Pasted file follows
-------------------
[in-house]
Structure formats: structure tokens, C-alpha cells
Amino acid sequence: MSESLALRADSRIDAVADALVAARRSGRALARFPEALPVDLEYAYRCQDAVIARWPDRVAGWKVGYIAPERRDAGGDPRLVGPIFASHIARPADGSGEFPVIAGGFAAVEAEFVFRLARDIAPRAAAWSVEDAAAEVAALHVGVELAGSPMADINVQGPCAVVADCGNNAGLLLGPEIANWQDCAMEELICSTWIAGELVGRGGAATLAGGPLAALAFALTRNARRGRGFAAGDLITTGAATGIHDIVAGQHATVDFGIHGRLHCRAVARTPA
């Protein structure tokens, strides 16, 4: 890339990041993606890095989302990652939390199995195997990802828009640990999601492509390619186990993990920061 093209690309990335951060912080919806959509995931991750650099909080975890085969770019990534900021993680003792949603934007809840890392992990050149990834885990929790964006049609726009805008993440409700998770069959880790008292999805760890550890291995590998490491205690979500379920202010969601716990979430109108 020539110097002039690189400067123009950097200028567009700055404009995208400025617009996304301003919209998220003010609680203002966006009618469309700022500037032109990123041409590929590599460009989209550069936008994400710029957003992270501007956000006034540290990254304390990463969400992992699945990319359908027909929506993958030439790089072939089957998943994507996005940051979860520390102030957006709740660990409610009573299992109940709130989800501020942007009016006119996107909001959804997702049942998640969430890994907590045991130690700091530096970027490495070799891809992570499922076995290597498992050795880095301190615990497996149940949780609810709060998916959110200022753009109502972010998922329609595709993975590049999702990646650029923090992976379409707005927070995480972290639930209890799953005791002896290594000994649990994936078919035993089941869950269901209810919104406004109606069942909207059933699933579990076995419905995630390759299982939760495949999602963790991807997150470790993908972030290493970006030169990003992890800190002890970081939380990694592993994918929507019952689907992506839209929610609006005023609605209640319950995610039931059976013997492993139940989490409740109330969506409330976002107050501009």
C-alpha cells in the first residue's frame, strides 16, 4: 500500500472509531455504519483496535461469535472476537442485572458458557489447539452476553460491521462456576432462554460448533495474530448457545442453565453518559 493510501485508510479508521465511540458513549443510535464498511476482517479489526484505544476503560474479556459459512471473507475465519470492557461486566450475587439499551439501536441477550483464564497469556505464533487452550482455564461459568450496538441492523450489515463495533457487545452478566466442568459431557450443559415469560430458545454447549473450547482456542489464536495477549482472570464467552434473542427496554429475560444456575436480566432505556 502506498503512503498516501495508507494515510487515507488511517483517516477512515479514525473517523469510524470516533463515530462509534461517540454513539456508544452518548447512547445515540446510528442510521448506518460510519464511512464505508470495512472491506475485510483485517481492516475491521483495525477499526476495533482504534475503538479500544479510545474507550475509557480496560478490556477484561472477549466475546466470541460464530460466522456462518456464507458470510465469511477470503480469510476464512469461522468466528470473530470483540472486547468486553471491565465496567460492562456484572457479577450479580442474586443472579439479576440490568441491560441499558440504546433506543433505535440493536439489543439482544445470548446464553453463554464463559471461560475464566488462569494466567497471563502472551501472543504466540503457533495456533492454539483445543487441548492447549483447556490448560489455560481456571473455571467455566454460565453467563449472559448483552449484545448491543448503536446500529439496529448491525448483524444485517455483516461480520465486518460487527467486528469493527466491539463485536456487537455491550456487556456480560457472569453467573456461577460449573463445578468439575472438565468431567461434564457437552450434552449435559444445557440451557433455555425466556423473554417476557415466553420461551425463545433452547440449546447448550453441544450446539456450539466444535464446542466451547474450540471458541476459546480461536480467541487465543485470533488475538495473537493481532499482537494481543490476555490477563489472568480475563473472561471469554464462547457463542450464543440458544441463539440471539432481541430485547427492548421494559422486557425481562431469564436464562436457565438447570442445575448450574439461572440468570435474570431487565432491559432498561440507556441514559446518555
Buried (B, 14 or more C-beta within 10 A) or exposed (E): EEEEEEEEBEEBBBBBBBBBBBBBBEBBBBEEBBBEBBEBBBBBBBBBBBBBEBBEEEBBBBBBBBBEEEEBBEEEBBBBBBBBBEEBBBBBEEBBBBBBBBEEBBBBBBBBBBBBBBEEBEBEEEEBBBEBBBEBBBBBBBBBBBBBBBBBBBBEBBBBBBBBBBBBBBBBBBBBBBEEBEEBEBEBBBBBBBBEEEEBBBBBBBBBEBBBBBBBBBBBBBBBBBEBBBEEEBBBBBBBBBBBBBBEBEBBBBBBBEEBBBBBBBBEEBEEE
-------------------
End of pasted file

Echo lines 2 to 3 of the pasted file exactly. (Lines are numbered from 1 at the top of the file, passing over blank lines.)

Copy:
Structure formats: structure tokens, C-alpha cells
Amino acid sequence: MSESLALRADSRIDAVADALVAARRSGRALARFPEALPVDLEYAYRCQDAVIARWPDRVAGWKVGYIAPERRDAGGDPRLVGPIFASHIARPADGSGEFPVIAGGFAAVEAEFVFRLARDIAPRAAAWSVEDAAAEVAALHVGVELAGSPMADINVQGPCAVVADCGNNAGLLLGPEIANWQDCAMEELICSTWIAGELVGRGGAATLAGGPLAALAFALTRNARRGRGFAAGDLITTGAATGIHDIVAGQHATVDFGIHGRLHCRAVARTPA